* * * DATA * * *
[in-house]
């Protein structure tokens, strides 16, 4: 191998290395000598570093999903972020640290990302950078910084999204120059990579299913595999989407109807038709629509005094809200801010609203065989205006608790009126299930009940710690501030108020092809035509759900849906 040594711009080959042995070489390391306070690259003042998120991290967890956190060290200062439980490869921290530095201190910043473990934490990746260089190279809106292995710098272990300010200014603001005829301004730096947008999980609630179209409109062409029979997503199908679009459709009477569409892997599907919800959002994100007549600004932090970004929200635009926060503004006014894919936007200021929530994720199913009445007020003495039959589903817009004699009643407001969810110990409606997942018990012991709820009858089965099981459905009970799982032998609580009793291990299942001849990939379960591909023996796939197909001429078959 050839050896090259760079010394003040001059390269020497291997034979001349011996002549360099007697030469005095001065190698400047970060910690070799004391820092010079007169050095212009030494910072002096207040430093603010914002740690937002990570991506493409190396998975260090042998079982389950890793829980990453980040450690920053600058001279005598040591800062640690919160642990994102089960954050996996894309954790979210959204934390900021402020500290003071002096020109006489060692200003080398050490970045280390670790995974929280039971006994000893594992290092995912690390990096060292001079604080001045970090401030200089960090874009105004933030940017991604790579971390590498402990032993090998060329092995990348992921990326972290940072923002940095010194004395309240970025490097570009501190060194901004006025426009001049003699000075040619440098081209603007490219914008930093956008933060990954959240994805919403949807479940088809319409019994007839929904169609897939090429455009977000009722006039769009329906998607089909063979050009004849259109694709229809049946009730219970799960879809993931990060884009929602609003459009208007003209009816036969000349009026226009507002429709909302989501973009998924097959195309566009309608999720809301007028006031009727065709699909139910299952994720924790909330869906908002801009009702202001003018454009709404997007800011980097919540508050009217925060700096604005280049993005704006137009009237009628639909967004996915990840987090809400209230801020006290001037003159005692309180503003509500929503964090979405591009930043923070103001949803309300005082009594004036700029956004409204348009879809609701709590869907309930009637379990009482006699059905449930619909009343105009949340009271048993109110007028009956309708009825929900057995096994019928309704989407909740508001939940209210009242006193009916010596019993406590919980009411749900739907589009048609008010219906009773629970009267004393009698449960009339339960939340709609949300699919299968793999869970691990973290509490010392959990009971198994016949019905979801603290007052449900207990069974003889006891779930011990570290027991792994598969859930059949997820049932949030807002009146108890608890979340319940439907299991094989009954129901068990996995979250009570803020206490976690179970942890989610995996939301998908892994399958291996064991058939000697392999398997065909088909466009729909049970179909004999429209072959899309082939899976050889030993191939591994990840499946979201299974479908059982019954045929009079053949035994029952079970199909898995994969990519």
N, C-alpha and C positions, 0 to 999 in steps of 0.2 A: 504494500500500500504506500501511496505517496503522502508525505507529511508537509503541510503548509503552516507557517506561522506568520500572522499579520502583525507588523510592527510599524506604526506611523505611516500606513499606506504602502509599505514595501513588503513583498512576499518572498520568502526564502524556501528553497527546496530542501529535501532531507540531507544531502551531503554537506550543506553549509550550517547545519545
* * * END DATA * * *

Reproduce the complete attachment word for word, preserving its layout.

[in-house]
């Protein structure tokens, strides 16, 4: 191998290395000598570093999903972020640290990302950078910084999204120059990579299913595999989407109807038709629509005094809200801010609203065989205006608790009126299930009940710690501030108020092809035509759900849906 040594711009080959042995070489390391306070690259003042998120991290967890956190060290200062439980490869921290530095201190910043473990934490990746260089190279809106292995710098272990300010200014603001005829301004730096947008999980609630179209409109062409029979997503199908679009459709009477569409892997599907919800959002994100007549600004932090970004929200635009926060503004006014894919936007200021929530994720199913009445007020003495039959589903817009004699009643407001969810110990409606997942018990012991709820009858089965099981459905009970799982032998609580009793291990299942001849990939379960591909023996796939197909001429078959 050839050896090259760079010394003040001059390269020497291997034979001349011996002549360099007697030469005095001065190698400047970060910690070799004391820092010079007169050095212009030494910072002096207040430093603010914002740690937002990570991506493409190396998975260090042998079982389950890793829980990453980040450690920053600058001279005598040591800062640690919160642990994102089960954050996996894309954790979210959204934390900021402020500290003071002096020109006489060692200003080398050490970045280390670790995974929280039971006994000893594992290092995912690390990096060292001079604080001045970090401030200089960090874009105004933030940017991604790579971390590498402990032993090998060329092995990348992921990326972290940072923002940095010194004395309240970025490097570009501190060194901004006025426009001049003699000075040619440098081209603007490219914008930093956008933060990954959240994805919403949807479940088809319409019994007839929904169609897939090429455009977000009722006039769009329906998607089909063979050009004849259109694709229809049946009730219970799960879809993931990060884009929602609003459009208007003209009816036969000349009026226009507002429709909302989501973009998924097959195309566009309608999720809301007028006031009727065709699909139910299952994720924790909330869906908002801009009702202001003018454009709404997007800011980097919540508050009217925060700096604005280049993005704006137009009237009628639909967004996915990840987090809400209230801020006290001037003159005692309180503003509500929503964090979405591009930043923070103001949803309300005082009594004036700029956004409204348009879809609701709590869907309930009637379990009482006699059905449930619909009343105009949340009271048993109110007028009956309708009825929900057995096994019928309704989407909740508001939940209210009242006193009916010596019993406590919980009411749900739907589009048609008010219906009773629970009267004393009698449960009339339960939340709609949300699919299968793999869970691990973290509490010392959990009971198994016949019905979801603290007052449900207990069974003889006891779930011990570290027991792994598969859930059949997820049932949030807002009146108890608890979340319940439907299991094989009954129901068990996995979250009570803020206490976690179970942890989610995996939301998908892994399958291996064991058939000697392999398997065909088909466009729909049970179909004999429209072959899309082939899976050889030993191939591994990840499946979201299974479908059982019954045929009079053949035994029952079970199909898995994969990519």
N, C-alpha and C positions, 0 to 999 in steps of 0.2 A: 504494500500500500504506500501511496505517496503522502508525505507529511508537509503541510503548509503552516507557517506561522506568520500572522499579520502583525507588523510592527510599524506604526506611523505611516500606513499606506504602502509599505514595501513588503513583498512576499518572498520568502526564502524556501528553497527546496530542501529535501532531507540531507544531502551531503554537506550543506553549509550550517547545519545